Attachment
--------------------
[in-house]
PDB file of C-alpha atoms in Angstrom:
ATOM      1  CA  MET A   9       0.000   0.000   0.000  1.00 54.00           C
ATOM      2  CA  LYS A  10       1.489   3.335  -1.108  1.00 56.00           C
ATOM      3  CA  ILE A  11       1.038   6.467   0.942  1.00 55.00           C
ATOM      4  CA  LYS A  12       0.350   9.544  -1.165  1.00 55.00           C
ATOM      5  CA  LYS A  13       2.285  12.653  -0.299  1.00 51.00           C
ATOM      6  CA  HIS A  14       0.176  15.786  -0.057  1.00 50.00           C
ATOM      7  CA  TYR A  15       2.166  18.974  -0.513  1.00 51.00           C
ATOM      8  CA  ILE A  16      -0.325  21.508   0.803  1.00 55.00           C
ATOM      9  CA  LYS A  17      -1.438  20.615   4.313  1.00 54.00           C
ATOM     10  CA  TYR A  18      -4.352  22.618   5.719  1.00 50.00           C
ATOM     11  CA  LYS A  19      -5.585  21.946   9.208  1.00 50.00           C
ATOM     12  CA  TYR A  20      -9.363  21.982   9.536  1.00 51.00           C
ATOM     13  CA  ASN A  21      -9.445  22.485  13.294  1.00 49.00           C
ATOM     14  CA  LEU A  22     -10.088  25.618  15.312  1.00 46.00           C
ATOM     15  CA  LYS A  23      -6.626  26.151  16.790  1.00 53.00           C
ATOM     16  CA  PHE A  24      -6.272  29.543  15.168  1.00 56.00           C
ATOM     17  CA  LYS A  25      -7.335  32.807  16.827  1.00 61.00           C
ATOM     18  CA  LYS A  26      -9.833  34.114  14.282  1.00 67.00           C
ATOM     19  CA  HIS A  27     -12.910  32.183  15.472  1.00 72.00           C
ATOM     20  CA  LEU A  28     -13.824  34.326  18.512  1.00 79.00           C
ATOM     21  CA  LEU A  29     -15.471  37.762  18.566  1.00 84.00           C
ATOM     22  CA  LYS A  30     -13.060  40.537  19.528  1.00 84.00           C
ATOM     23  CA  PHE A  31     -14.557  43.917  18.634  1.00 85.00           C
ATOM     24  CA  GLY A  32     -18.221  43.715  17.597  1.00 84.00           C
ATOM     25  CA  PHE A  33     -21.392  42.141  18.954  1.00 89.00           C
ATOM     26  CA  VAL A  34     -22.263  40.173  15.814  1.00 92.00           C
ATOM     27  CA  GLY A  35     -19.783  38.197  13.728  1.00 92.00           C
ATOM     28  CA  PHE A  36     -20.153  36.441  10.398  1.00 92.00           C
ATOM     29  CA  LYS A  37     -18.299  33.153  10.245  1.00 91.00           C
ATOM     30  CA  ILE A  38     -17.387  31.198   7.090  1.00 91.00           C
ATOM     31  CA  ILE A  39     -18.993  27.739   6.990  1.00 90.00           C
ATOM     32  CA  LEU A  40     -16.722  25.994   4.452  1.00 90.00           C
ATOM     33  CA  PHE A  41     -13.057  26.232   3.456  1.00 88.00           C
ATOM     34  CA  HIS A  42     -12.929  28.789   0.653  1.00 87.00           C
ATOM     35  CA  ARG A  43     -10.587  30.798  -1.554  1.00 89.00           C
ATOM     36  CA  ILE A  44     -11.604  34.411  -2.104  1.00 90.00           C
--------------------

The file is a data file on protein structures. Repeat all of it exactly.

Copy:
[in-house]
PDB file of C-alpha atoms in Angstrom:
ATOM      1  CA  MET A   9       0.000   0.000   0.000  1.00 54.00           C
ATOM      2  CA  LYS A  10       1.489   3.335  -1.108  1.00 56.00           C
ATOM      3  CA  ILE A  11       1.038   6.467   0.942  1.00 55.00           C
ATOM      4  CA  LYS A  12       0.350   9.544  -1.165  1.00 55.00           C
ATOM      5  CA  LYS A  13       2.285  12.653  -0.299  1.00 51.00           C
ATOM      6  CA  HIS A  14       0.176  15.786  -0.057  1.00 50.00           C
ATOM      7  CA  TYR A  15       2.166  18.974  -0.513  1.00 51.00           C
ATOM      8  CA  ILE A  16      -0.325  21.508   0.803  1.00 55.00           C
ATOM      9  CA  LYS A  17      -1.438  20.615   4.313  1.00 54.00           C
ATOM     10  CA  TYR A  18      -4.352  22.618   5.719  1.00 50.00           C
ATOM     11  CA  LYS A  19      -5.585  21.946   9.208  1.00 50.00           C
ATOM     12  CA  TYR A  20      -9.363  21.982   9.536  1.00 51.00           C
ATOM     13  CA  ASN A  21      -9.445  22.485  13.294  1.00 49.00           C
ATOM     14  CA  LEU A  22     -10.088  25.618  15.312  1.00 46.00           C
ATOM     15  CA  LYS A  23      -6.626  26.151  16.790  1.00 53.00           C
ATOM     16  CA  PHE A  24      -6.272  29.543  15.168  1.00 56.00           C
ATOM     17  CA  LYS A  25      -7.335  32.807  16.827  1.00 61.00           C
ATOM     18  CA  LYS A  26      -9.833  34.114  14.282  1.00 67.00           C
ATOM     19  CA  HIS A  27     -12.910  32.183  15.472  1.00 72.00           C
ATOM     20  CA  LEU A  28     -13.824  34.326  18.512  1.00 79.00           C
ATOM     21  CA  LEU A  29     -15.471  37.762  18.566  1.00 84.00           C
ATOM     22  CA  LYS A  30     -13.060  40.537  19.528  1.00 84.00           C
ATOM     23  CA  PHE A  31     -14.557  43.917  18.634  1.00 85.00           C
ATOM     24  CA  GLY A  32     -18.221  43.715  17.597  1.00 84.00           C
ATOM     25  CA  PHE A  33     -21.392  42.141  18.954  1.00 89.00           C
ATOM     26  CA  VAL A  34     -22.263  40.173  15.814  1.00 92.00           C
ATOM     27  CA  GLY A  35     -19.783  38.197  13.728  1.00 92.00           C
ATOM     28  CA  PHE A  36     -20.153  36.441  10.398  1.00 92.00           C
ATOM     29  CA  LYS A  37     -18.299  33.153  10.245  1.00 91.00           C
ATOM     30  CA  ILE A  38     -17.387  31.198   7.090  1.00 91.00           C
ATOM     31  CA  ILE A  39     -18.993  27.739   6.990  1.00 90.00           C
ATOM     32  CA  LEU A  40     -16.722  25.994   4.452  1.00 90.00           C
ATOM     33  CA  PHE A  41     -13.057  26.232   3.456  1.00 88.00           C
ATOM     34  CA  HIS A  42     -12.929  28.789   0.653  1.00 87.00           C
ATOM     35  CA  ARG A  43     -10.587  30.798  -1.554  1.00 89.00           C
ATOM     36  CA  ILE A  44     -11.604  34.411  -2.104  1.00 90.00           C